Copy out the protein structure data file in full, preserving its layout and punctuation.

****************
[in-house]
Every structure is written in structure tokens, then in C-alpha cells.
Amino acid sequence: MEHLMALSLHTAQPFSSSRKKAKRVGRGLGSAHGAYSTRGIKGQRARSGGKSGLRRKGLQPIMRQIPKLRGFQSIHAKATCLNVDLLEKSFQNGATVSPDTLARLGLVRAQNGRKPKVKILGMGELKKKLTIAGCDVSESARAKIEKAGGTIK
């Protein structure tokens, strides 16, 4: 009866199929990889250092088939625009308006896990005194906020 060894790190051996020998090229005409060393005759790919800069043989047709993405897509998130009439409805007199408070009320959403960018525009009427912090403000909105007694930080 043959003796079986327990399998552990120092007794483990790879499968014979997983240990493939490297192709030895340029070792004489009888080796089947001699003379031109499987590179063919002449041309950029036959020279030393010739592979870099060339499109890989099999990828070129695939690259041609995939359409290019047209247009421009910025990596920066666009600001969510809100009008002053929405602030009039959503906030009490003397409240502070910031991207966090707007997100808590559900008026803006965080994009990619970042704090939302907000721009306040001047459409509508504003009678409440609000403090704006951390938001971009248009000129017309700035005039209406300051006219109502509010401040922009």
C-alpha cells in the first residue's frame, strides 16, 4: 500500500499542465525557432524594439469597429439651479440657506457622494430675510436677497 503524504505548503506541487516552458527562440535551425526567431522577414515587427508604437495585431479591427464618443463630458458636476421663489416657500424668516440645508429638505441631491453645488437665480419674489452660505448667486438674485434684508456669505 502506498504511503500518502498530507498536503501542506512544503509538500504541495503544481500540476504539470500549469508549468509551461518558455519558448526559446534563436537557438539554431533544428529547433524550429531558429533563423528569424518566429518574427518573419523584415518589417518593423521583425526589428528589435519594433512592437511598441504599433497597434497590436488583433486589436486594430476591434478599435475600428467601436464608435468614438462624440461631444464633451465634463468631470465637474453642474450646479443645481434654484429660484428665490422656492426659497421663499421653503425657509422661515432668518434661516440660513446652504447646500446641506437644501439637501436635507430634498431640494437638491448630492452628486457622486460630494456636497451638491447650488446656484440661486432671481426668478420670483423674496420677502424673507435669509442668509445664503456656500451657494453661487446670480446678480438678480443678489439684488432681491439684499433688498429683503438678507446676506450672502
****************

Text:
[in-house]
Every structure is written in structure tokens, then in C-alpha cells.
Amino acid sequence: MEHLMALSLHTAQPFSSSRKKAKRVGRGLGSAHGAYSTRGIKGQRARSGGKSGLRRKGLQPIMRQIPKLRGFQSIHAKATCLNVDLLEKSFQNGATVSPDTLARLGLVRAQNGRKPKVKILGMGELKKKLTIAGCDVSESARAKIEKAGGTIK
């Protein structure tokens, strides 16, 4: 009866199929990889250092088939625009308006896990005194906020 060894790190051996020998090229005409060393005759790919800069043989047709993405897509998130009439409805007199408070009320959403960018525009009427912090403000909105007694930080 043959003796079986327990399998552990120092007794483990790879499968014979997983240990493939490297192709030895340029070792004489009888080796089947001699003379031109499987590179063919002449041309950029036959020279030393010739592979870099060339499109890989099999990828070129695939690259041609995939359409290019047209247009421009910025990596920066666009600001969510809100009008002053929405602030009039959503906030009490003397409240502070910031991207966090707007997100808590559900008026803006965080994009990619970042704090939302907000721009306040001047459409509508504003009678409440609000403090704006951390938001971009248009000129017309700035005039209406300051006219109502509010401040922009």
C-alpha cells in the first residue's frame, strides 16, 4: 500500500499542465525557432524594439469597429439651479440657506457622494430675510436677497 503524504505548503506541487516552458527562440535551425526567431522577414515587427508604437495585431479591427464618443463630458458636476421663489416657500424668516440645508429638505441631491453645488437665480419674489452660505448667486438674485434684508456669505 502506498504511503500518502498530507498536503501542506512544503509538500504541495503544481500540476504539470500549469508549468509551461518558455519558448526559446534563436537557438539554431533544428529547433524550429531558429533563423528569424518566429518574427518573419523584415518589417518593423521583425526589428528589435519594433512592437511598441504599433497597434497590436488583433486589436486594430476591434478599435475600428467601436464608435468614438462624440461631444464633451465634463468631470465637474453642474450646479443645481434654484429660484428665490422656492426659497421663499421653503425657509422661515432668518434661516440660513446652504447646500446641506437644501439637501436635507430634498431640494437638491448630492452628486457622486460630494456636497451638491447650488446656484440661486432671481426668478420670483423674496420677502424673507435669509442668509445664503456656500451657494453661487446670480446678480438678480443678489439684488432681491439684499433688498429683503438678507446676506450672502